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#4 dadfad

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Posted 07 February 2017 - 05:08 AM

Short of refinishing the whole guitar (which I rarely advise doing) what I would do is probably use nitrocellulose lacquer  dripped onto the spot a number of times allowing each "drip" to dry before the next. The first time I would thin the lacquer slightly which would allow it to get in and under the old coat of finish a bit to sort of seal it into the new. Then use thicker coats to build up the chip to the level of the original coat or slightly higher. After you've built up the surface to slightly higher than the original, you can use fine-grit wet-sanding papers to blend it into the profile of the old finish. (They come in different grades of fine and coarseness right down to a micro-finish so fine it doesn't even feel like an abrasive.) Be sure to use a light touch in a sort of circular motion and keep it fairly wet as you get close to being finished.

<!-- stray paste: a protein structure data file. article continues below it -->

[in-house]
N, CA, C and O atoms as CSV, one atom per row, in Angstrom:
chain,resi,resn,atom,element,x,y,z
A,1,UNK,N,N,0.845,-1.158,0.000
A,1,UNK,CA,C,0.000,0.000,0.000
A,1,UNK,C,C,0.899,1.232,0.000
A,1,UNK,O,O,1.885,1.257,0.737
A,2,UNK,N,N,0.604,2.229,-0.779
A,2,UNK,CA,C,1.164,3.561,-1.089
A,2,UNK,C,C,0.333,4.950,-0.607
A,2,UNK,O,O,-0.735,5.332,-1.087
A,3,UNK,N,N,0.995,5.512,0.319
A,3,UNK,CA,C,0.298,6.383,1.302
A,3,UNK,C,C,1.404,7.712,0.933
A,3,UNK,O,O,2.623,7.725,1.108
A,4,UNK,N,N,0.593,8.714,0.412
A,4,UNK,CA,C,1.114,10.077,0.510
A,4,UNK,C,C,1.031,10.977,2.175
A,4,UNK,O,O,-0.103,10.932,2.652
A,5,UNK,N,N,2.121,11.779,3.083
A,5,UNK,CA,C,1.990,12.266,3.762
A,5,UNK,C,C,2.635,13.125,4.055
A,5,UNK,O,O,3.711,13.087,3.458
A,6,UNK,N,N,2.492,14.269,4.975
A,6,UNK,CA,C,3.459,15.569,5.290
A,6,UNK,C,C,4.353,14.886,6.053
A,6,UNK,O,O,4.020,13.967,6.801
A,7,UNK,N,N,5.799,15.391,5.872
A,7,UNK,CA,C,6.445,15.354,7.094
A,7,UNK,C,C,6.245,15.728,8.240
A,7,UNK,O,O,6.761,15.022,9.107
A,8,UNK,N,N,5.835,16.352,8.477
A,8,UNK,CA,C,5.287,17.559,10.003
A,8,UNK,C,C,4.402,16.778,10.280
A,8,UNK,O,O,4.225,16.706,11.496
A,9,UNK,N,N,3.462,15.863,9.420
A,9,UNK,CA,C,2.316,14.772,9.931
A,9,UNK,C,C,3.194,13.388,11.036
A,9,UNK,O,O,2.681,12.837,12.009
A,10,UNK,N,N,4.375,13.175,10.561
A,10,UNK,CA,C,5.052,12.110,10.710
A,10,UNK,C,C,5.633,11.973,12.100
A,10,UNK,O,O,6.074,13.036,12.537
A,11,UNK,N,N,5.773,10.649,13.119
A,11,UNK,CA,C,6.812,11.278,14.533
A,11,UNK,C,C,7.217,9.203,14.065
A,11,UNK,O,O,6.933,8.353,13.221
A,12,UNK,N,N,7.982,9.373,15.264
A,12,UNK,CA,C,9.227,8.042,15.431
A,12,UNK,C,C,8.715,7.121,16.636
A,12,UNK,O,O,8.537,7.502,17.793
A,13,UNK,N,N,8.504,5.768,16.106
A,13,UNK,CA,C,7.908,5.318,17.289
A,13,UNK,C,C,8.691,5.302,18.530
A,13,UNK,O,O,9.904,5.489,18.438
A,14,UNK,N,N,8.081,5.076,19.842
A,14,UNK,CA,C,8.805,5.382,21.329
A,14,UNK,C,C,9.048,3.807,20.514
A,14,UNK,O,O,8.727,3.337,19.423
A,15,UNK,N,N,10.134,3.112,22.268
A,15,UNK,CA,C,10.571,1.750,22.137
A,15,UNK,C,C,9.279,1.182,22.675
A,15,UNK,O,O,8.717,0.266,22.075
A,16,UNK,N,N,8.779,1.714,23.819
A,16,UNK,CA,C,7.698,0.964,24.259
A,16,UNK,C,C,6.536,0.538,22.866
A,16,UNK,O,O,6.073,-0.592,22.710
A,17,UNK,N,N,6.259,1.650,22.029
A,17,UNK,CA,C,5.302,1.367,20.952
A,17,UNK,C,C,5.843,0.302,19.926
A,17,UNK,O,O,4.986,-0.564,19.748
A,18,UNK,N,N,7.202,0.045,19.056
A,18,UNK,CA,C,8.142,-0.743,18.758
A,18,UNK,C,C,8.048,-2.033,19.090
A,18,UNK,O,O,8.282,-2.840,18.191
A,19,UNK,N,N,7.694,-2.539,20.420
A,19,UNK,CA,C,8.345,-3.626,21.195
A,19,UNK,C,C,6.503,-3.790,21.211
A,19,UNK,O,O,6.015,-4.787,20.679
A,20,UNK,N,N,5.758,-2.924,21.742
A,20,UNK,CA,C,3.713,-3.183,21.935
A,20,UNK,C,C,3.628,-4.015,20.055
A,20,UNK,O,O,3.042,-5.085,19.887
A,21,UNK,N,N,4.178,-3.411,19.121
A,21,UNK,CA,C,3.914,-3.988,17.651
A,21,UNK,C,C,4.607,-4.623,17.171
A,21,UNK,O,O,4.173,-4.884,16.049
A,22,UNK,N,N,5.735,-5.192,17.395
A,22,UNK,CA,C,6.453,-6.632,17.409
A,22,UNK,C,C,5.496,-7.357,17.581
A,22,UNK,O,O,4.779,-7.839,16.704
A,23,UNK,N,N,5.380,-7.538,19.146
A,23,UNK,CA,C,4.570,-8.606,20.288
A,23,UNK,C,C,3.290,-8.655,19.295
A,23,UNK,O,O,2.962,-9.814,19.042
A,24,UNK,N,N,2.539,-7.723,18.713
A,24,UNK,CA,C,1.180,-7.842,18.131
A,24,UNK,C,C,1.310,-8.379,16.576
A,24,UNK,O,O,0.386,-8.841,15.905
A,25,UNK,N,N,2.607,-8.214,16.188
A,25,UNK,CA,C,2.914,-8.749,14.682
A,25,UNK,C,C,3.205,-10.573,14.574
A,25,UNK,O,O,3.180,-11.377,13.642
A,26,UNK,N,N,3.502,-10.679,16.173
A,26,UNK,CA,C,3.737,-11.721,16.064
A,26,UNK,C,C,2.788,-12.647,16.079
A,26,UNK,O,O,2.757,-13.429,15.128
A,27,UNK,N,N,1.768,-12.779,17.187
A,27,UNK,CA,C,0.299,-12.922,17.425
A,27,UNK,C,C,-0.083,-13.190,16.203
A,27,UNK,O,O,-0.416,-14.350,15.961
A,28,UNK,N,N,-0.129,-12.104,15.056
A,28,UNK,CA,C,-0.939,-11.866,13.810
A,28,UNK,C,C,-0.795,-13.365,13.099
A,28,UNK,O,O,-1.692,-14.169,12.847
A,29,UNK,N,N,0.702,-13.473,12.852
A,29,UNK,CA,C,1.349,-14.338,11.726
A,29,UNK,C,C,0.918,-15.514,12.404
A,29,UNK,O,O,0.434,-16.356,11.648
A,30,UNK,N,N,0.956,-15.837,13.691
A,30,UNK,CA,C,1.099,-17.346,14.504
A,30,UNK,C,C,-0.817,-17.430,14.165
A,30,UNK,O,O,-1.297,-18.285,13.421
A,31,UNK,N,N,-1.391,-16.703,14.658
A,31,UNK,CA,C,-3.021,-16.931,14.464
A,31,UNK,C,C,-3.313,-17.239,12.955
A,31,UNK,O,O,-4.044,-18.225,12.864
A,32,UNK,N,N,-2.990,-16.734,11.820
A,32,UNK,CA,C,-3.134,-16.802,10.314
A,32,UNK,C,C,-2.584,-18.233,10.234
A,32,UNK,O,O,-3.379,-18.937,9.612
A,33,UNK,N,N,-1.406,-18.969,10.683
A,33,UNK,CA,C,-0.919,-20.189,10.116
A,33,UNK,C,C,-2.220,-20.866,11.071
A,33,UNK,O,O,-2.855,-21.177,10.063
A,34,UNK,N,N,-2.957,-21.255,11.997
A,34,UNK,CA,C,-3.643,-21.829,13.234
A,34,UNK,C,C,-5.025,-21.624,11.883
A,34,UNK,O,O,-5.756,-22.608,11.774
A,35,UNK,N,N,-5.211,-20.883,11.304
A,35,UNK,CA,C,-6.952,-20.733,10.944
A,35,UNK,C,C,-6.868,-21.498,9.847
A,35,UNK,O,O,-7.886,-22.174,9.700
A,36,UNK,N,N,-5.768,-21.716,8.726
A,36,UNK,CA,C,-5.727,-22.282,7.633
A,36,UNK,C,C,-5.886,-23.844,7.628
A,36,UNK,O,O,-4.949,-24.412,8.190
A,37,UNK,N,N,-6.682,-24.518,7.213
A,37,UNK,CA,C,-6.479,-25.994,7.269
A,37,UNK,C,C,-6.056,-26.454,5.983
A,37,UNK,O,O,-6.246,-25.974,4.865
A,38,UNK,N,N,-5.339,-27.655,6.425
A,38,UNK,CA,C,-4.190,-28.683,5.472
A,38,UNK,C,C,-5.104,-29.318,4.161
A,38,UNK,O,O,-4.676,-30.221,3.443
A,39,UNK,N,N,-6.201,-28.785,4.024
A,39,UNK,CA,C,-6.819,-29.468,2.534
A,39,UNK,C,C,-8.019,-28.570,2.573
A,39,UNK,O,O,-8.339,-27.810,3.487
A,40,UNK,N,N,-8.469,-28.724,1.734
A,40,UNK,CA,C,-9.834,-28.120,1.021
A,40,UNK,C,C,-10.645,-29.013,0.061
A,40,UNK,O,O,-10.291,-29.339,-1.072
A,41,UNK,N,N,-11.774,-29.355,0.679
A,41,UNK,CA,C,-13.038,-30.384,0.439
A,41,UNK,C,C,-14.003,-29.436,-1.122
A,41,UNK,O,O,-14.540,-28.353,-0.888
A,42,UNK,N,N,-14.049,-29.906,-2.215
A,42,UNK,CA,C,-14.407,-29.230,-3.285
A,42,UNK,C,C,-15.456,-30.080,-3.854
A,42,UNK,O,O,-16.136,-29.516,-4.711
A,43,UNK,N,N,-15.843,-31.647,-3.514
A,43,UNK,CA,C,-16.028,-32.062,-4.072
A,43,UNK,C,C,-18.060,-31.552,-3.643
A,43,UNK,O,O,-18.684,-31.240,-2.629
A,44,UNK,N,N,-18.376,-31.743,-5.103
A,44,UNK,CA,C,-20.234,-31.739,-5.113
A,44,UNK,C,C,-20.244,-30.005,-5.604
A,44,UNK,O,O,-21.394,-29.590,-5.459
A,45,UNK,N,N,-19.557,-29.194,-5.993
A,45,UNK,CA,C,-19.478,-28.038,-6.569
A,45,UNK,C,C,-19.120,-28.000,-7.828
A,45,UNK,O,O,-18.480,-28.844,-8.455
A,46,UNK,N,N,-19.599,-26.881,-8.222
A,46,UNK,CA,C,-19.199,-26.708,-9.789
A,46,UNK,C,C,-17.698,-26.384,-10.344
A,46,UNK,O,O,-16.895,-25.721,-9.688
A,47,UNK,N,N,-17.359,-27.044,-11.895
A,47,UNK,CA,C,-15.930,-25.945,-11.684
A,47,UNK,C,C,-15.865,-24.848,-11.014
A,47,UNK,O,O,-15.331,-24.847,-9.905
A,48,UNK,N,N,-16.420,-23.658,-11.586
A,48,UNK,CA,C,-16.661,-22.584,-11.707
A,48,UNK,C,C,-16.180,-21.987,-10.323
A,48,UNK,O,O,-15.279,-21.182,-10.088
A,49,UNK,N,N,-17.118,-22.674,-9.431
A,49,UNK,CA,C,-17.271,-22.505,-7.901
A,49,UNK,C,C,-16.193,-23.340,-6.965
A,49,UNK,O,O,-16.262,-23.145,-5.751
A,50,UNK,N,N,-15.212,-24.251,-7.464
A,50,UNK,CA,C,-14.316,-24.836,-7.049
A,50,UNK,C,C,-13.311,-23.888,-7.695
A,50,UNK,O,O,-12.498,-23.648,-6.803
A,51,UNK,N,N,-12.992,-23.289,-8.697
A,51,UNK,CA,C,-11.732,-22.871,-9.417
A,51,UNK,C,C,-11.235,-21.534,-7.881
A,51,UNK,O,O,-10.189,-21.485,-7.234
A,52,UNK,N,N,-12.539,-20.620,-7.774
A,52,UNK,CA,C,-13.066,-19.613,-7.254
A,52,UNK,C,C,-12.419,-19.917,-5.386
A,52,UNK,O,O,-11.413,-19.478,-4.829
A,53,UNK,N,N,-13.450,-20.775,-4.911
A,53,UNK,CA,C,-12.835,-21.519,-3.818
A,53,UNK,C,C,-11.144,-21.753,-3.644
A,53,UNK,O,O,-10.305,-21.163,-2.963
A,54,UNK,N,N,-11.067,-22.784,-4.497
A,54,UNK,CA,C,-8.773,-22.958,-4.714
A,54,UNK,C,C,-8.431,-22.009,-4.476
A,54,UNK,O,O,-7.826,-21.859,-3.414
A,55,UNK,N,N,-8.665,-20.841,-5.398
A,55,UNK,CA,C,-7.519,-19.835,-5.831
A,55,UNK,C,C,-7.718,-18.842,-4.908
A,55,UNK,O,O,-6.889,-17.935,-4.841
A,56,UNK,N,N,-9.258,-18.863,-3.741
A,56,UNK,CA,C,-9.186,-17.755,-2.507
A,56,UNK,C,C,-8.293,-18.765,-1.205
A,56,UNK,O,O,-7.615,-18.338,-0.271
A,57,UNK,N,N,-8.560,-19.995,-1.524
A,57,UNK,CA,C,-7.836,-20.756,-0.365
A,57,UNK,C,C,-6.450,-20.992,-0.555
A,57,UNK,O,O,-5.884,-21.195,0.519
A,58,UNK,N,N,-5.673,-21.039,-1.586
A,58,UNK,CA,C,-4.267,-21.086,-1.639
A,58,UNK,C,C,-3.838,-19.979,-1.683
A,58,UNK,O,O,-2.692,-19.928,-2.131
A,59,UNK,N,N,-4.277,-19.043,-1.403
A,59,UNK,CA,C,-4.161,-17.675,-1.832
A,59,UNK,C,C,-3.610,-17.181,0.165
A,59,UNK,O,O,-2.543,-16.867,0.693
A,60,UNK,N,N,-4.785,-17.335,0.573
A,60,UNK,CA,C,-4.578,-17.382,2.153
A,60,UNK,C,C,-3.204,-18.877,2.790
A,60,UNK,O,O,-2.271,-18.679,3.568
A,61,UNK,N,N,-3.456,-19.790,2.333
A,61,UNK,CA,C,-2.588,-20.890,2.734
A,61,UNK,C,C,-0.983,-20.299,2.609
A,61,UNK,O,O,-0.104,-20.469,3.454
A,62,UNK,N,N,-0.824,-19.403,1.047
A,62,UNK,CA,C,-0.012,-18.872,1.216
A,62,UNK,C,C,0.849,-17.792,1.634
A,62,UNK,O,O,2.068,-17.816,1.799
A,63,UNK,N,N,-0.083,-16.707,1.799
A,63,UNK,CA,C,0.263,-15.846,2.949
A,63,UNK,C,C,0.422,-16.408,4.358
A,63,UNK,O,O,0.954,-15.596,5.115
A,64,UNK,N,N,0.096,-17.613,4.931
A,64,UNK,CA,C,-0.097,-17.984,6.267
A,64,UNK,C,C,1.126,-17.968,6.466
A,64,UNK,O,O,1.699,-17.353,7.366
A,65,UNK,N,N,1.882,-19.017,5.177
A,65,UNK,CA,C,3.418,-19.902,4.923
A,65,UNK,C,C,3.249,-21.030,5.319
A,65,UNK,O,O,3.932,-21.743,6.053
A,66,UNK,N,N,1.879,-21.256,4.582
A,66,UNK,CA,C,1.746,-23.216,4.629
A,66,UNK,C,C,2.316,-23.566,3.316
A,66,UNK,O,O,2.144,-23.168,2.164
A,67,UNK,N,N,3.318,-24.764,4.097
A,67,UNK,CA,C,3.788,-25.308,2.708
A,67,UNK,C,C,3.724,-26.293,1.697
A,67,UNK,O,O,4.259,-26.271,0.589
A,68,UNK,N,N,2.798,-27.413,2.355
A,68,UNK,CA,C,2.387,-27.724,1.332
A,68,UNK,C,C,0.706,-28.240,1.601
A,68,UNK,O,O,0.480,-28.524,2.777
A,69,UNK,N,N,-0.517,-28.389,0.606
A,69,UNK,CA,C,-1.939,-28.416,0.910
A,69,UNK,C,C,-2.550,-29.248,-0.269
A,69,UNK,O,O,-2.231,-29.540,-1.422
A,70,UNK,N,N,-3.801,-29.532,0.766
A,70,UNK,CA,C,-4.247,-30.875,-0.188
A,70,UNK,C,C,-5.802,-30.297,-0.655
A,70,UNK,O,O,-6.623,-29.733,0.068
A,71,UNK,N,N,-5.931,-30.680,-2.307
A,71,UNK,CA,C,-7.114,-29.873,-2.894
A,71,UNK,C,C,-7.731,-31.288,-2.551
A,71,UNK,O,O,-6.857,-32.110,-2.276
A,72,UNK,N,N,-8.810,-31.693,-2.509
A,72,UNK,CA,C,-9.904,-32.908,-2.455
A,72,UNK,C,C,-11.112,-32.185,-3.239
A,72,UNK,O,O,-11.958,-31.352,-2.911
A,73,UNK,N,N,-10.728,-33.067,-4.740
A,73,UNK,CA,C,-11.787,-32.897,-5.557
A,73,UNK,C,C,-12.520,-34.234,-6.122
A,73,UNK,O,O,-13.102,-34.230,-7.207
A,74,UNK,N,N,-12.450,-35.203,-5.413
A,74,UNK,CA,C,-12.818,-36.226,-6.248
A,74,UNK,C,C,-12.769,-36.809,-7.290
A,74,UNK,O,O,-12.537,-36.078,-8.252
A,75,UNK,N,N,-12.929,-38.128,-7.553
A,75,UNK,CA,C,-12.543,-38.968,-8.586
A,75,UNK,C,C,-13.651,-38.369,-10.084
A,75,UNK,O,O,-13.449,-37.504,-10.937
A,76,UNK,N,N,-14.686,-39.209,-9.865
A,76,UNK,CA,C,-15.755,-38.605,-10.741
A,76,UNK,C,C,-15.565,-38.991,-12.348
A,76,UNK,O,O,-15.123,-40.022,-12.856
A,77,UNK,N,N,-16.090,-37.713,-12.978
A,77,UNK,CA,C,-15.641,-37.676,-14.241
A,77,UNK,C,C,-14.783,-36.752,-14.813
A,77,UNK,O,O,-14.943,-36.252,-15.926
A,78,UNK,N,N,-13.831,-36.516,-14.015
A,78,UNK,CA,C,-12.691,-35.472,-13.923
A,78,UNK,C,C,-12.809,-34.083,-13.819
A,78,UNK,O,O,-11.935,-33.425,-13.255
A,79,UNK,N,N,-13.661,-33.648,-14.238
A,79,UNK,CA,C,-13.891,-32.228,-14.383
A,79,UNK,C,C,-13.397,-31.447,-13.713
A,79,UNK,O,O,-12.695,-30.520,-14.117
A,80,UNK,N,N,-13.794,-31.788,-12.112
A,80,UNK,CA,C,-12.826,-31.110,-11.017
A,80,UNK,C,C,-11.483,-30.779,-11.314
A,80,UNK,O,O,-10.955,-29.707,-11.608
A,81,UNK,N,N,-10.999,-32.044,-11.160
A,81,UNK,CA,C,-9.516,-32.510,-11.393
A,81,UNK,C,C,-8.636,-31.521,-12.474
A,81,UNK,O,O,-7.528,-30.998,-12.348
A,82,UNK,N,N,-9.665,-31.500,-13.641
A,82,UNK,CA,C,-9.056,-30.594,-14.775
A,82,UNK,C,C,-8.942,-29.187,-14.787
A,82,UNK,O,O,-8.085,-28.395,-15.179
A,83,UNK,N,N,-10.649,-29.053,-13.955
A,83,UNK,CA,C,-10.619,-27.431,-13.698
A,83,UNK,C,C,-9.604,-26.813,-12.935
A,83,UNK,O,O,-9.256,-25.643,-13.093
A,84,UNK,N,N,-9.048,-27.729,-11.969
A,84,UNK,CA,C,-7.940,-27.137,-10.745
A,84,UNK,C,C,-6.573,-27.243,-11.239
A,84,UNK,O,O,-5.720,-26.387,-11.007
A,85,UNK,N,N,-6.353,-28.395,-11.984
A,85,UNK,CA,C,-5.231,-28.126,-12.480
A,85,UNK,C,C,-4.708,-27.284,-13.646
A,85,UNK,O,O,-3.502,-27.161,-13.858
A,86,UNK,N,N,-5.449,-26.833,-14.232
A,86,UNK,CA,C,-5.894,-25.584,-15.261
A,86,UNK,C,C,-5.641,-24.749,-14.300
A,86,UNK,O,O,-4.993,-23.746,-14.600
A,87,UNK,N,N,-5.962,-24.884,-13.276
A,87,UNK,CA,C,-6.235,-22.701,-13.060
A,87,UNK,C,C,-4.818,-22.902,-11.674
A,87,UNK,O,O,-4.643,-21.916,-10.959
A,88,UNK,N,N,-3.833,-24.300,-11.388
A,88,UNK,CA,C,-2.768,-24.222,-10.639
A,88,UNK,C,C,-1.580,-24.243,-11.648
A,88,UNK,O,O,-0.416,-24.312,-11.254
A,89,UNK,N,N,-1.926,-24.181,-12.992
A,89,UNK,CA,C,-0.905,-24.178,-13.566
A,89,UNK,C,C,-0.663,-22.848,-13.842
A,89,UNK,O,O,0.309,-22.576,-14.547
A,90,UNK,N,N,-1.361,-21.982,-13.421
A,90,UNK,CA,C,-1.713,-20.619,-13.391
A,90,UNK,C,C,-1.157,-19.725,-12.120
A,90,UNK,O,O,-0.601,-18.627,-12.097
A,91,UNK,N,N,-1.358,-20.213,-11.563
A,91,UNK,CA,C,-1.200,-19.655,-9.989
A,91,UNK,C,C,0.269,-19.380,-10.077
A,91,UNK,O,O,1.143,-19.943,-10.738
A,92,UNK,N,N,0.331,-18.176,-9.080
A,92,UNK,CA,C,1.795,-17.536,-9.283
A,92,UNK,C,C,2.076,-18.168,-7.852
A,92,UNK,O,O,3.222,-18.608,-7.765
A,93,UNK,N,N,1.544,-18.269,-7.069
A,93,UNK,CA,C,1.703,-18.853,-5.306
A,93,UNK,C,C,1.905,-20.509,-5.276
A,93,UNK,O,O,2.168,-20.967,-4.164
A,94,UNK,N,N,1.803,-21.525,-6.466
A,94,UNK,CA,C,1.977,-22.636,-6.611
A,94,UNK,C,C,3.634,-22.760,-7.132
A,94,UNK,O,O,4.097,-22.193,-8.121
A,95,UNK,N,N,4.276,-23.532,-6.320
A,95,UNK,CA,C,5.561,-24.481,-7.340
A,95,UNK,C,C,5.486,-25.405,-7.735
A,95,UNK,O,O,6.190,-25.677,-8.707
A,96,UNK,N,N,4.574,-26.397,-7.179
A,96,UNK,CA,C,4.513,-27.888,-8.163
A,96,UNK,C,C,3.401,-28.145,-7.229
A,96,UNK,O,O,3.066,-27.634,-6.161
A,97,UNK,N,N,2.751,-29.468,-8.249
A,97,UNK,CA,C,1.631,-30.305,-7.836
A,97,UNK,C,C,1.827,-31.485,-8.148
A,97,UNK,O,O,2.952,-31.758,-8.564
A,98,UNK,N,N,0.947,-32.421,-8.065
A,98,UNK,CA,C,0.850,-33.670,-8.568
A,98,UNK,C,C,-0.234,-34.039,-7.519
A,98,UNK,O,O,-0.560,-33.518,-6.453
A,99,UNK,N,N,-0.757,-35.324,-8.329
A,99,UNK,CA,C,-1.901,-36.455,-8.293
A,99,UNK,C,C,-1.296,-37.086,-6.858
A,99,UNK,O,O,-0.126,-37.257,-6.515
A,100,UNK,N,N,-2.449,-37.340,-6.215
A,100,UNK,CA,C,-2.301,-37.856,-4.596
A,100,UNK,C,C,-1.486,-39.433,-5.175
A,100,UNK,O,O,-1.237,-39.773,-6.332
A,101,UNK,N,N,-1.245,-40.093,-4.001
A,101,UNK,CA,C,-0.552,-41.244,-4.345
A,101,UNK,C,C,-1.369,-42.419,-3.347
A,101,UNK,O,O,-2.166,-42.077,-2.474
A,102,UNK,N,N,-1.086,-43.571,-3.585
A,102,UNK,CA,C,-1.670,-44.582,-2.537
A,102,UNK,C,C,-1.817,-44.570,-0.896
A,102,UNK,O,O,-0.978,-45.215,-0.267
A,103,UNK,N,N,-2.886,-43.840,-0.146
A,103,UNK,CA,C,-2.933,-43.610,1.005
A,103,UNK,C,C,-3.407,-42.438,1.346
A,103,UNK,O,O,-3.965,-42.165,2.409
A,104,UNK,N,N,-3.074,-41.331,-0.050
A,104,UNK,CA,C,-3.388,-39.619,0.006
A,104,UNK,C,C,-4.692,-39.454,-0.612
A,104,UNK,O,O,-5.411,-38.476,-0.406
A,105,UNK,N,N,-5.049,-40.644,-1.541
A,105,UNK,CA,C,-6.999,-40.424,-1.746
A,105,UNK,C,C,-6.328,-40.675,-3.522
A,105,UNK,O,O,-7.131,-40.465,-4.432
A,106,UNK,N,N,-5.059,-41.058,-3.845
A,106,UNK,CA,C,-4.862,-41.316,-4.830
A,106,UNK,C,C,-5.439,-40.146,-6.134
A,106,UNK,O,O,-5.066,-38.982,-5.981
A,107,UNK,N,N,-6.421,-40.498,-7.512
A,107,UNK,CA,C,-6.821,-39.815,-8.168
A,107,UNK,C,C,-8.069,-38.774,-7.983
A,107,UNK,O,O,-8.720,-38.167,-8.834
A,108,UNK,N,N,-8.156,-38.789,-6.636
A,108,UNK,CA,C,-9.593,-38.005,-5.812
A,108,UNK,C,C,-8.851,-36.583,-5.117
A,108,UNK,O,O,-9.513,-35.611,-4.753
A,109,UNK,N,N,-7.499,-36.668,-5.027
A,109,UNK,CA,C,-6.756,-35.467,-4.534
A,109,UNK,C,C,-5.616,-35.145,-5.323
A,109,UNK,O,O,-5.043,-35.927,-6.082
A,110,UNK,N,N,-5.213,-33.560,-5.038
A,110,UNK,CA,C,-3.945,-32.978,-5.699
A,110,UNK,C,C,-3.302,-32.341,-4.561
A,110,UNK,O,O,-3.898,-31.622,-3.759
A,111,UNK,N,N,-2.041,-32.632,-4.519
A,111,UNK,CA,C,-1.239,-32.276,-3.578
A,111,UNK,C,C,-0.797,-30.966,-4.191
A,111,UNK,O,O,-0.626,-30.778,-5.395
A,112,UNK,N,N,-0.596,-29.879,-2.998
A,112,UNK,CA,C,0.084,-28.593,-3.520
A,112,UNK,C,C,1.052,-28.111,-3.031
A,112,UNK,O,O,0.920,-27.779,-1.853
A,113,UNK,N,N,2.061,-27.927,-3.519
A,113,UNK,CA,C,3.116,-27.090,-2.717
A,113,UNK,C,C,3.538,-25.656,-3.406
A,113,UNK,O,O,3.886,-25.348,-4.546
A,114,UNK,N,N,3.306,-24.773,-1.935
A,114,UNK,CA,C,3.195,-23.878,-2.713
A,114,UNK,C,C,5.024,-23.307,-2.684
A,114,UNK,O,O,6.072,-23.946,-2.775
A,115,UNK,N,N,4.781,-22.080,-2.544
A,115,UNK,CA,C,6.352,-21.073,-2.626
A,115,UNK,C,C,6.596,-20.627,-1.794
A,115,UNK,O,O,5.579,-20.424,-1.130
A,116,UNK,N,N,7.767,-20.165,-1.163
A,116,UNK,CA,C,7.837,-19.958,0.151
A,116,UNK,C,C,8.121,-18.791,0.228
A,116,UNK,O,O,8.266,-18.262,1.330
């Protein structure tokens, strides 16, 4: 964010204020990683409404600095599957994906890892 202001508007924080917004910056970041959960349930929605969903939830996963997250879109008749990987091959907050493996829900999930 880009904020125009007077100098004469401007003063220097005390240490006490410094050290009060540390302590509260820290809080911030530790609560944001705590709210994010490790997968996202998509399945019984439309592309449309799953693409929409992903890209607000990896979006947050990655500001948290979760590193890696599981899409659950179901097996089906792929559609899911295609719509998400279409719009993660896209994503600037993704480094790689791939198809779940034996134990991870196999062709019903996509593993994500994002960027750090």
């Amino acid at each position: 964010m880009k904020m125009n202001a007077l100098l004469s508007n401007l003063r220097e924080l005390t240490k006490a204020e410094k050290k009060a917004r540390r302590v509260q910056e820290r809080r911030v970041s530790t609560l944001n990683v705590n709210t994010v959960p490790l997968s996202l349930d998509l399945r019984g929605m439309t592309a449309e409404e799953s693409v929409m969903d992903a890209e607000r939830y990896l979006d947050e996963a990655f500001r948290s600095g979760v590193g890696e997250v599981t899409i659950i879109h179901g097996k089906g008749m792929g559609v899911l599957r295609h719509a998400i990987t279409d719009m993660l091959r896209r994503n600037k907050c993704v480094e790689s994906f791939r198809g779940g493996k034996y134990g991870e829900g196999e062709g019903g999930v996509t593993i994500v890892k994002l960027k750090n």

The re-finished area will be sort of dull of course. You can then use a polish and a wax to give it the sheen you want. (When re-finishing using nitrocellulose lacquer you can also use a light mist of pure lacquer thinner at the end. The thinner will sort of  allow the lacquer to flow-out the micro-scratches from the abrasives and become even more fine.) And then polish it up.

 

The amount of work and time you want to put into it really depends on what you're trying to achieve. Just simple protection of course requires much less time and effort (and expense) than trying to bring the repair as close to perfect as possible. I usually use (and recommend) using nitrocellulose lacquer (or acrylic lacquer, more often available at auto-paint stores) because epoxy is much harder to work with and often doesn't take well to sanding and polishing techniques. When using one finish-base chemical over another (like lacquer over epoxy, or epoxy over enamel, etc) use the new re-finishing material as sparingly as possible as sometimes the different solvents will "clash" which might cause blurring, peeling or lifting. And try to let one coat dry before adding another so as to avoid "saturating" the old finish with the new finish's solvent.